Suicide rate of youth aged 15 or below in 2021 rose to 1.7 deaths per every 100,000 people, compared with 1.2 deaths in 2020 and 0.9 in 2019.
The suicide rate of children under the age of 15 hit a historical high in Hong Kong last year with 11 young people taking their lives, an increase that experts partially attributed to learning disruptions caused by class suspensions due to the Covid-19 pandemic.
Based on data from the Coroner’s Court, the Hong Kong Jockey Club Centre for Suicide Research and Prevention found the rate of residents under 15 who had taken their own lives in 2021 rose to 1.7 deaths per every 100,000 people, compared with 1.2 deaths in 2020 and 0.9 in 2019.
The suicide rate for residents in the 15 to 24 age bracket also rose from 8.6 in 2020 to 9.3 last year, with cases involving women in this demographic up from 4.4 in 2019 to 6.5 last year.
In the past academic year, four students aged 12 or under and 28 others aged 13 to 18 killed themselves.
“The number of suicides among youth, especially those who are 15 or below, has become more concerning during the coronavirus pandemic,” said Professor Yip Siu-fai, the director of the centre at the University of Hong Kong.
The centre further analysed 36 student suicides that occurred between January last year and this June, using information from police, including notes they left behind.
One pupil was in primary school, eight students were at the tertiary level and the rest were in secondary school. More than a quarter of the cases mentioned academic stress in their suicide notes.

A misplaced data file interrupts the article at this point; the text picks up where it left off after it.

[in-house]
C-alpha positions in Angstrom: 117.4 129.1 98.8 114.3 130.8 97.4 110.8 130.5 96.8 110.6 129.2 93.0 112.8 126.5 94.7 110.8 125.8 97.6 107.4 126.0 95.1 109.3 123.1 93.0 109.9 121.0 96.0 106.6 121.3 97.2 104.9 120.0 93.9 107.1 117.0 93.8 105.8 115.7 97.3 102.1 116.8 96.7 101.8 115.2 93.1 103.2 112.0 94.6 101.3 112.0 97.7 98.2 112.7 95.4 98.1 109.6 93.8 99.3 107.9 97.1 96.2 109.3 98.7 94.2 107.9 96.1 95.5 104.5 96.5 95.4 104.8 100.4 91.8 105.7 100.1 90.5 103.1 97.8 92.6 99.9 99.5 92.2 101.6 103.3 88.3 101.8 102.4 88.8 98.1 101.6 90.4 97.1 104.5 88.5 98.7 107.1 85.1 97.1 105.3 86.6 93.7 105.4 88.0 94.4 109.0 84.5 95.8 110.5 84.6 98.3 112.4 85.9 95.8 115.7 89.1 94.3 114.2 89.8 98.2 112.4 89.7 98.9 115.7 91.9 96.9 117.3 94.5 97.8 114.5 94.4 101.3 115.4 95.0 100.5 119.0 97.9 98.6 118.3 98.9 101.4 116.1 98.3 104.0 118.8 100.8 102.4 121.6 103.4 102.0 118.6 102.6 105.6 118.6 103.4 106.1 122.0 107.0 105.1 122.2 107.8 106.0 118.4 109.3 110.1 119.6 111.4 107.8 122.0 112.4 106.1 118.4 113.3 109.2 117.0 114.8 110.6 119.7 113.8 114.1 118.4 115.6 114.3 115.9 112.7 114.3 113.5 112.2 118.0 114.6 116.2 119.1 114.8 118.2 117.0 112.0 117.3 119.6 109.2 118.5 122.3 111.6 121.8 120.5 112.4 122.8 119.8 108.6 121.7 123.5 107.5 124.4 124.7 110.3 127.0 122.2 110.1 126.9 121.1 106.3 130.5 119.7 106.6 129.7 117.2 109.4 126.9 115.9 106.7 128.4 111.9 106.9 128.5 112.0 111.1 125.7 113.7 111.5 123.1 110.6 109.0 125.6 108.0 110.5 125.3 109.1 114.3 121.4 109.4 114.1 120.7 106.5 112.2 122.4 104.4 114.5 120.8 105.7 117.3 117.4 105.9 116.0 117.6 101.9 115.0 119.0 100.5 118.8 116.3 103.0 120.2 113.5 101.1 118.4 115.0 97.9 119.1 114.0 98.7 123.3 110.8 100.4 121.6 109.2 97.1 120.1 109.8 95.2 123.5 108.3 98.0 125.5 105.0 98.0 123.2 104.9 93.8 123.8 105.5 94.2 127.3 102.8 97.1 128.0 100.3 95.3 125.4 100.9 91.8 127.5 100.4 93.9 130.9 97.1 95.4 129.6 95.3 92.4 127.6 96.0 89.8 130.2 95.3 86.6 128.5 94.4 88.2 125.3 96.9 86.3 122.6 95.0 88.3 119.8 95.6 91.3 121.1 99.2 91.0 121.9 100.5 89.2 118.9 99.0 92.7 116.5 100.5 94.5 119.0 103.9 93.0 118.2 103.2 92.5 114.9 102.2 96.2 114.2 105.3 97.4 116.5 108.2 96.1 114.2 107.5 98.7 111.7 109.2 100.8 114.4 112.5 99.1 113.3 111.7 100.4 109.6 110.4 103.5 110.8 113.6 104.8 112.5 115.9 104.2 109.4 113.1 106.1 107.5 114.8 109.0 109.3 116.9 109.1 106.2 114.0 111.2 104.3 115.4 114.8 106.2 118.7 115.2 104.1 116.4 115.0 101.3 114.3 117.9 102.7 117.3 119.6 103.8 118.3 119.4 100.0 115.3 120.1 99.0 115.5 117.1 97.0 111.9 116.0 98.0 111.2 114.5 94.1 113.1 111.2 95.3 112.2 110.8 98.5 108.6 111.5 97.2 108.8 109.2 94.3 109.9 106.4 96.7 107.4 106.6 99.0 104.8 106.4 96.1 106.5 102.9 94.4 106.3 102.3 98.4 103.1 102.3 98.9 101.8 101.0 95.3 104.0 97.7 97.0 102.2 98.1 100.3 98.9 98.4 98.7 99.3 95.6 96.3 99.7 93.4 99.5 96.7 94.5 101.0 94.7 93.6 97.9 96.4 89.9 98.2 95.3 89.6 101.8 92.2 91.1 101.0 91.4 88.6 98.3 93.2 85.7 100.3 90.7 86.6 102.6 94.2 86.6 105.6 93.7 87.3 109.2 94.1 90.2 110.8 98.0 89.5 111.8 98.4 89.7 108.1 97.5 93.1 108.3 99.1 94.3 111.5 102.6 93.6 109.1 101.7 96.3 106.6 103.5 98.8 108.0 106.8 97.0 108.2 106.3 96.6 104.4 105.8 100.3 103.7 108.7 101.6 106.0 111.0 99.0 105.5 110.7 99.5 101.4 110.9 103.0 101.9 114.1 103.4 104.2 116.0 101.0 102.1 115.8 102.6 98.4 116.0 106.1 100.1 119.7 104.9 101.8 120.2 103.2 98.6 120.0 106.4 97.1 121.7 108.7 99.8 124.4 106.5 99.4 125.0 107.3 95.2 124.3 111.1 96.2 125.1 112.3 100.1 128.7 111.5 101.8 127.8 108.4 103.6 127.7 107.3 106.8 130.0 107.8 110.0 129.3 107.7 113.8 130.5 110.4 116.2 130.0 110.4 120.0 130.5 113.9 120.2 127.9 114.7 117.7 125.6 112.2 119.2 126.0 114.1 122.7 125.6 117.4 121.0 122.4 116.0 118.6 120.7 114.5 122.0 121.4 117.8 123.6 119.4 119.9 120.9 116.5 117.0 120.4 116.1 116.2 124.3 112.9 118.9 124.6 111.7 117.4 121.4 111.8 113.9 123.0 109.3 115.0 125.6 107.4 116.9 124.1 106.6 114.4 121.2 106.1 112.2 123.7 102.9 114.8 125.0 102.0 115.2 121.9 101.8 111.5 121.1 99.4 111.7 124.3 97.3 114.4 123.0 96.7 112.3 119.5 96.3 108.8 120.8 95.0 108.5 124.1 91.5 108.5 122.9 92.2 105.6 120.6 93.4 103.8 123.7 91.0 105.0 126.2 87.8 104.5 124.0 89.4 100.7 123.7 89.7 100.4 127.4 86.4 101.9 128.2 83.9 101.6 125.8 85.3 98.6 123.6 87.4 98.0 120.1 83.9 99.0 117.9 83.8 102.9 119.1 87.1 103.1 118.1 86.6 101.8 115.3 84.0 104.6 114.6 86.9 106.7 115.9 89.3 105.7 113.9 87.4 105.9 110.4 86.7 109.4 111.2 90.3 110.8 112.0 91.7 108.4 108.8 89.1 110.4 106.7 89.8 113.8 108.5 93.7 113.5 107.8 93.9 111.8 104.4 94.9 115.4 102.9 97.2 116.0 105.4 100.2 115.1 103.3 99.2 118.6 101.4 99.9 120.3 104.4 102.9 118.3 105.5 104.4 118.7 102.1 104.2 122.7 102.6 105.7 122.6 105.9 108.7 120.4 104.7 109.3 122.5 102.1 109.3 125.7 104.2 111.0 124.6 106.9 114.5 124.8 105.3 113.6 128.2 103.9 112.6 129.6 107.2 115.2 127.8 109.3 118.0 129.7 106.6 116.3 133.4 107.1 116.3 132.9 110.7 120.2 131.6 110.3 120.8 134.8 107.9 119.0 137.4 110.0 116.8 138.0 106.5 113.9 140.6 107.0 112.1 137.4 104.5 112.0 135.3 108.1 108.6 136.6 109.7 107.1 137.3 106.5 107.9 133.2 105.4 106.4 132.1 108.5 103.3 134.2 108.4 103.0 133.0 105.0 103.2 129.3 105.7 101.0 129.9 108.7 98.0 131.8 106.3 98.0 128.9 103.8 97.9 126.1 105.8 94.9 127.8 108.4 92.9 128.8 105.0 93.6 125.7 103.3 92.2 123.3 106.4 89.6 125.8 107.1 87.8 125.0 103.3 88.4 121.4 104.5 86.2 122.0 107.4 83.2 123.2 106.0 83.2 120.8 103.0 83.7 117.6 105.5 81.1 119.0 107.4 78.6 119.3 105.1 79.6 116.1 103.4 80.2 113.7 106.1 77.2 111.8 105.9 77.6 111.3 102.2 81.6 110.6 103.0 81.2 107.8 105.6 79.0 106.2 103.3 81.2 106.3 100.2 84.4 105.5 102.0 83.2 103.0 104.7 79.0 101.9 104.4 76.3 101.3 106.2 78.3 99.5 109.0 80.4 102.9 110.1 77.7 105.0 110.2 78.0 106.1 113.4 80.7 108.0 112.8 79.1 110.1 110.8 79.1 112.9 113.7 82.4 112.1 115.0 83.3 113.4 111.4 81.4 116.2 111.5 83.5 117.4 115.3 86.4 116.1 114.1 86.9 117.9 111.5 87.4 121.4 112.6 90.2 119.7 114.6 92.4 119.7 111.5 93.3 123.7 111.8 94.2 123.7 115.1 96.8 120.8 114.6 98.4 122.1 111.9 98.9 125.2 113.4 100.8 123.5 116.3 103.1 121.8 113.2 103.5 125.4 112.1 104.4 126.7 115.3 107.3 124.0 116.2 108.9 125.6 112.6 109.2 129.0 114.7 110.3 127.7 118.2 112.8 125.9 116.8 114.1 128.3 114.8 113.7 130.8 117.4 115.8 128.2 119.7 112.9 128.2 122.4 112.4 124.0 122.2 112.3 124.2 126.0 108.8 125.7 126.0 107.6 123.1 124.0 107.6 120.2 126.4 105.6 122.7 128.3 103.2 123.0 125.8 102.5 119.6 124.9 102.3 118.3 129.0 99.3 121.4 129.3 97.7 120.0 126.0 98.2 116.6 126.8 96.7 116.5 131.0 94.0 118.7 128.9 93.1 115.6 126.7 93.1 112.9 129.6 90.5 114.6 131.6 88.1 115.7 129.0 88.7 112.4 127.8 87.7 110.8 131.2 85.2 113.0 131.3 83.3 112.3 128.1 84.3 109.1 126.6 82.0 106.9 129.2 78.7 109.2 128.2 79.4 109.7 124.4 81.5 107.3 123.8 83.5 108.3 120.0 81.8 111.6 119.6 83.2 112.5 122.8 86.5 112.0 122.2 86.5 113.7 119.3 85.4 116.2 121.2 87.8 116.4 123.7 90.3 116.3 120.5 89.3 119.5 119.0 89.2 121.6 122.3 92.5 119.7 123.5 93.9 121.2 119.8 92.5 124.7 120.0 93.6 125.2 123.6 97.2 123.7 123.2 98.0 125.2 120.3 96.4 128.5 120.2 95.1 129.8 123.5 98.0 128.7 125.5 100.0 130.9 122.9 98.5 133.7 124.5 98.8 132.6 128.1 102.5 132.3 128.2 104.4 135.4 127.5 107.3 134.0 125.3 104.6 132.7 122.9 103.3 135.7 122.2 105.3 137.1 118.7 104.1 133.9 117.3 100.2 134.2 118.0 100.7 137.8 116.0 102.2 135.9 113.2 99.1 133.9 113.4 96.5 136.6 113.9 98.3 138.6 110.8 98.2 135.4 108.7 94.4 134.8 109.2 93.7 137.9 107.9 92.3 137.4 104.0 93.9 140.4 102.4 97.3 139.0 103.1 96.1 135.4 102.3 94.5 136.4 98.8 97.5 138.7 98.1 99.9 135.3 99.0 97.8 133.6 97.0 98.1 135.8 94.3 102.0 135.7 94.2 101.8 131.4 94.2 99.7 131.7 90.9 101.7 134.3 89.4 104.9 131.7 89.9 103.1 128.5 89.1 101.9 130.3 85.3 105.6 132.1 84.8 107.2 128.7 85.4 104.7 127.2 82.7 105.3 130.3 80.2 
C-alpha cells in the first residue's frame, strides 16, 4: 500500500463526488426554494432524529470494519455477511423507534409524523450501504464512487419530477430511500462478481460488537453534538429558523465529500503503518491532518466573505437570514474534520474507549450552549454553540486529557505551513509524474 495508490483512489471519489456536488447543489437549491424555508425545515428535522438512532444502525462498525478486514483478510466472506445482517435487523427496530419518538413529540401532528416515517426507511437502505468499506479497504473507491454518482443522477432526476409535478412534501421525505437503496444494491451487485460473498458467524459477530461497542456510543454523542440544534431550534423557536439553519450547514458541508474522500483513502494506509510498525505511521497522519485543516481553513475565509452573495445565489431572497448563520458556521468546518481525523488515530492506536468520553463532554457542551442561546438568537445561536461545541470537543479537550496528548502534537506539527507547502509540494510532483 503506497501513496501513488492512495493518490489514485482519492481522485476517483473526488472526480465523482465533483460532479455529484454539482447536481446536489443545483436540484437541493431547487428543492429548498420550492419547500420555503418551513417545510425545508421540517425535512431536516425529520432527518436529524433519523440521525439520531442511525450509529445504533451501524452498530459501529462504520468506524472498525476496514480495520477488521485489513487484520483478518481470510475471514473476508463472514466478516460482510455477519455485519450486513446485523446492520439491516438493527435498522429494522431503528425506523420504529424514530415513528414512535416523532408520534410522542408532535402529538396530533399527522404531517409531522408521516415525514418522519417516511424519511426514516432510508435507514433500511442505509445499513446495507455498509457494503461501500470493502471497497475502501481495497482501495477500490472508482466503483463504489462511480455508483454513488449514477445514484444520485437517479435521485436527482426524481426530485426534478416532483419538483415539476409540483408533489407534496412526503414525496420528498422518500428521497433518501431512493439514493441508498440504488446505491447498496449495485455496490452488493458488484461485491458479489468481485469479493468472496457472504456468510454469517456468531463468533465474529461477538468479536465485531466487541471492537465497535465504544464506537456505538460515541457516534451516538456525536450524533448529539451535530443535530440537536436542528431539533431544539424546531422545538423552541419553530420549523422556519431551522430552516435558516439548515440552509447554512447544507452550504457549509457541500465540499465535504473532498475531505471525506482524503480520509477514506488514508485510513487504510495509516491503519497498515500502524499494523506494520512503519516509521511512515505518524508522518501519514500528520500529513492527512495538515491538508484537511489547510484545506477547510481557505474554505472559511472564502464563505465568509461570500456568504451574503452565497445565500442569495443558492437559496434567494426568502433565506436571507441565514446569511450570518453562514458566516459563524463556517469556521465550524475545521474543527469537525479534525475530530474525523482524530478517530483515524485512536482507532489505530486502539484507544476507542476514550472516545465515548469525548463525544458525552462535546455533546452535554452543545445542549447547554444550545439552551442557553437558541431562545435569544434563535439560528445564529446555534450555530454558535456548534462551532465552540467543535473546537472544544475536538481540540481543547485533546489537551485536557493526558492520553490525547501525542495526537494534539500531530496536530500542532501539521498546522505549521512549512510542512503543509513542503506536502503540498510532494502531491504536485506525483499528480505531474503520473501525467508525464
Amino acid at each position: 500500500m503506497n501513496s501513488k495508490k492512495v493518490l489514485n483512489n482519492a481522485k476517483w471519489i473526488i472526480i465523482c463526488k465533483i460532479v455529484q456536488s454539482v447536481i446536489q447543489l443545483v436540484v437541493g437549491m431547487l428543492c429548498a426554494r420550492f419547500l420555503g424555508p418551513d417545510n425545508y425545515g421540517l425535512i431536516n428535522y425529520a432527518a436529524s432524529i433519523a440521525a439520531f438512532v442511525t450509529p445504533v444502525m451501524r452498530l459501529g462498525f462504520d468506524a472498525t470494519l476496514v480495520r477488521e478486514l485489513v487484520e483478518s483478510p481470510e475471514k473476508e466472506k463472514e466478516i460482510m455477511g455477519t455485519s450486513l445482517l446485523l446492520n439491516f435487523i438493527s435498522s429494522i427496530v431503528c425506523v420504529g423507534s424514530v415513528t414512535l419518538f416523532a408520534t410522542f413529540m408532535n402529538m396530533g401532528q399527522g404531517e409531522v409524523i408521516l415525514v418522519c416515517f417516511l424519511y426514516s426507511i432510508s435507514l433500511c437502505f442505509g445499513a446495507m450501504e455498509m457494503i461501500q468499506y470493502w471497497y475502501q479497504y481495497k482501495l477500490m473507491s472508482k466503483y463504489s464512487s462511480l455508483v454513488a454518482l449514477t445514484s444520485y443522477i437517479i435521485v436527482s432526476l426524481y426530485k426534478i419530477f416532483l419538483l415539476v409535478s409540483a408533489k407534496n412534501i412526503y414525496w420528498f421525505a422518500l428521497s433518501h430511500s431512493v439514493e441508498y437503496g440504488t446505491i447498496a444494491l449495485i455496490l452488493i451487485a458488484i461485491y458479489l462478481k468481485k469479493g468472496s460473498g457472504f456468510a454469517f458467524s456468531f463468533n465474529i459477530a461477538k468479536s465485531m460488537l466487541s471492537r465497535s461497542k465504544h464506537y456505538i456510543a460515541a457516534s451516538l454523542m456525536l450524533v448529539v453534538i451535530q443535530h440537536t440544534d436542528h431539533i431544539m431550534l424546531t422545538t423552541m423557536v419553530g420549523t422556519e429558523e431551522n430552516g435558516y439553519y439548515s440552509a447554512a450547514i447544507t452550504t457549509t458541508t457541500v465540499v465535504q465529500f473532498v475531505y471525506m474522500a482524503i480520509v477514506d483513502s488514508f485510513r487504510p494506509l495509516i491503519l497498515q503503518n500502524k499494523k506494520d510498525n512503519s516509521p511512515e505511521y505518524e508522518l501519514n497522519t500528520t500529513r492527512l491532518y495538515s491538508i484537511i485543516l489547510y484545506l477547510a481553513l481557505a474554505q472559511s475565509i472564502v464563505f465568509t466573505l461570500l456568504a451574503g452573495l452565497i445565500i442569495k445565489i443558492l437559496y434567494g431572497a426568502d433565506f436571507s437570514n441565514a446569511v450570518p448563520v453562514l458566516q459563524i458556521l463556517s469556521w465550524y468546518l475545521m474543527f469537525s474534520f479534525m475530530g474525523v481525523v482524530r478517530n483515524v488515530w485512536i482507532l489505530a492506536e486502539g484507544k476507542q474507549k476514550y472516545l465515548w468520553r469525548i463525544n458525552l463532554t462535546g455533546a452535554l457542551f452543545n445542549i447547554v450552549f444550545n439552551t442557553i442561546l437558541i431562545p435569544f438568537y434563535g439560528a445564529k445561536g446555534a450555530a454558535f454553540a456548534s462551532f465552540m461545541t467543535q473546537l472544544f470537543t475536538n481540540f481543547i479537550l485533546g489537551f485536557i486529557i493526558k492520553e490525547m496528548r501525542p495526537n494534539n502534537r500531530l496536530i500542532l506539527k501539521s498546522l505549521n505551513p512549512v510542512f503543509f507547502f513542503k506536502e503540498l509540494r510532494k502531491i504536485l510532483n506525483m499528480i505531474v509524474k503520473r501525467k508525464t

Nine of the students committed suicide on campus, comprising one primary school pupil, six secondary school students and two residents studying at university.
Kenus Leung pui-yee, an education psychologist at the centre, said the rise in student suicides was partially related to stress over academic performance, as children needed to adapt to many changes in their learning environment during the pandemic.
Leung argued the transition from face-to-face to online classes had created adjustment challenges for students, while a mixed-learning mode had disrupted the pace of learning and their focus.
While most schools returned to half-day in-person classes this month, the curriculum was designed for full-day teaching, she said.
“The packed schedule of learning materials needs to be squeezed into the shortened teaching period,” she said. “Students might feel even more stressed.”
She urged the Education Bureau to review the current curriculum for secondary education and adjust the learning pace for students, leaving time for them to “take a break”.
Yip said that for younger students, schools were places to develop social skills and intimate relationships with peers and teachers.
“The coronavirus pandemic has reduced the time for youngsters to form peer-bonding at school,” he said.
For many countries, suspending classes was a last measure to control the pandemic, but in Hong Kong, doing so was the first step taken, he noted.
Yip urged parents to get their children fully vaccinated so that they could spend more time at school, “which is better for their mental health”.
Florence Cheung Fung-yee, a certified counsellor, said parents also needed to provide positive emotional support for their children, which relied on regularly talking with them.
“Families and schools should cooperate to help younger generations develop better mental health,” she said.
Overall, the centre estimated the suicide rate in Hong Kong last year was 12.3, which was higher than the 12.1 recorded in 2020. But after adjusting for the age structure of the world population, the rate fell to nine, the same as the latest available global one.
The centre also noted the suicide rate of older people had always been higher than that of other age groups, with men aged 60 or above showing a significant increase, going from 24.3 in 2020 to 27.3 in 2021. But the rate for elderly women decreased slightly, from 14.9 in 2020 to 14.6 in 2021.